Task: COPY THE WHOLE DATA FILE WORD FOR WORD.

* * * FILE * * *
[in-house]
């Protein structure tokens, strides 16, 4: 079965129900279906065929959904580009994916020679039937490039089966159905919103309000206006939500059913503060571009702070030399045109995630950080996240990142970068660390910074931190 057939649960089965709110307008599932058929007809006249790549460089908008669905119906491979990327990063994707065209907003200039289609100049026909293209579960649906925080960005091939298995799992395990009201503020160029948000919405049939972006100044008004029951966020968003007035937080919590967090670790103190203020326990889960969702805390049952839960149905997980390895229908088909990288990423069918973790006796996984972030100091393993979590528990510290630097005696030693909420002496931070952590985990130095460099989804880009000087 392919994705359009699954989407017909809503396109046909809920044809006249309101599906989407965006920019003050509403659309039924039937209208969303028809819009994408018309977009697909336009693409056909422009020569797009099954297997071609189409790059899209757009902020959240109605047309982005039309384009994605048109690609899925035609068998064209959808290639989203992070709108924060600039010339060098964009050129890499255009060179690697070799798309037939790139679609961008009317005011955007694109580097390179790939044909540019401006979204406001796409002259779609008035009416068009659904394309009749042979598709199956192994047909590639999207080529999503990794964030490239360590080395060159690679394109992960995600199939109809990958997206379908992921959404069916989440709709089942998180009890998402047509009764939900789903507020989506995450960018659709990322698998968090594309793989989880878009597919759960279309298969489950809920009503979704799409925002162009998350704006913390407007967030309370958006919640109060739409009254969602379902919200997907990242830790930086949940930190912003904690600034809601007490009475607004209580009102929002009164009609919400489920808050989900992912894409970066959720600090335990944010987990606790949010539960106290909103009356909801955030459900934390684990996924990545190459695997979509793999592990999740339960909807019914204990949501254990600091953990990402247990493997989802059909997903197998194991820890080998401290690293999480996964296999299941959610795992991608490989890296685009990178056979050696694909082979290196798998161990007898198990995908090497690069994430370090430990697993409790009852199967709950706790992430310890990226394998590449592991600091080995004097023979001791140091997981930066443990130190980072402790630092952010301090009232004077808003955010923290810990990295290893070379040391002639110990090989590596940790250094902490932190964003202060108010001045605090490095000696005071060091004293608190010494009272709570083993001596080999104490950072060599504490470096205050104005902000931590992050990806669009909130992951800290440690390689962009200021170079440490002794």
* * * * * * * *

[in-house]
């Protein structure tokens, strides 16, 4: 079965129900279906065929959904580009994916020679039937490039089966159905919103309000206006939500059913503060571009702070030399045109995630950080996240990142970068660390910074931190 057939649960089965709110307008599932058929007809006249790549460089908008669905119906491979990327990063994707065209907003200039289609100049026909293209579960649906925080960005091939298995799992395990009201503020160029948000919405049939972006100044008004029951966020968003007035937080919590967090670790103190203020326990889960969702805390049952839960149905997980390895229908088909990288990423069918973790006796996984972030100091393993979590528990510290630097005696030693909420002496931070952590985990130095460099989804880009000087 392919994705359009699954989407017909809503396109046909809920044809006249309101599906989407965006920019003050509403659309039924039937209208969303028809819009994408018309977009697909336009693409056909422009020569797009099954297997071609189409790059899209757009902020959240109605047309982005039309384009994605048109690609899925035609068998064209959808290639989203992070709108924060600039010339060098964009050129890499255009060179690697070799798309037939790139679609961008009317005011955007694109580097390179790939044909540019401006979204406001796409002259779609008035009416068009659904394309009749042979598709199956192994047909590639999207080529999503990794964030490239360590080395060159690679394109992960995600199939109809990958997206379908992921959404069916989440709709089942998180009890998402047509009764939900789903507020989506995450960018659709990322698998968090594309793989989880878009597919759960279309298969489950809920009503979704799409925002162009998350704006913390407007967030309370958006919640109060739409009254969602379902919200997907990242830790930086949940930190912003904690600034809601007490009475607004209580009102929002009164009609919400489920808050989900992912894409970066959720600090335990944010987990606790949010539960106290909103009356909801955030459900934390684990996924990545190459695997979509793999592990999740339960909807019914204990949501254990600091953990990402247990493997989802059909997903197998194991820890080998401290690293999480996964296999299941959610795992991608490989890296685009990178056979050696694909082979290196798998161990007898198990995908090497690069994430370090430990697993409790009852199967709950706790992430310890990226394998590449592991600091080995004097023979001791140091997981930066443990130190980072402790630092952010301090009232004077808003955010923290810990990295290893070379040391002639110990090989590596940790250094902490932190964003202060108010001045605090490095000696005071060091004293608190010494009272709570083993001596080999104490950072060599504490470096205050104005902000931590992050990806669009909130992951800290440690390689962009200021170079440490002794």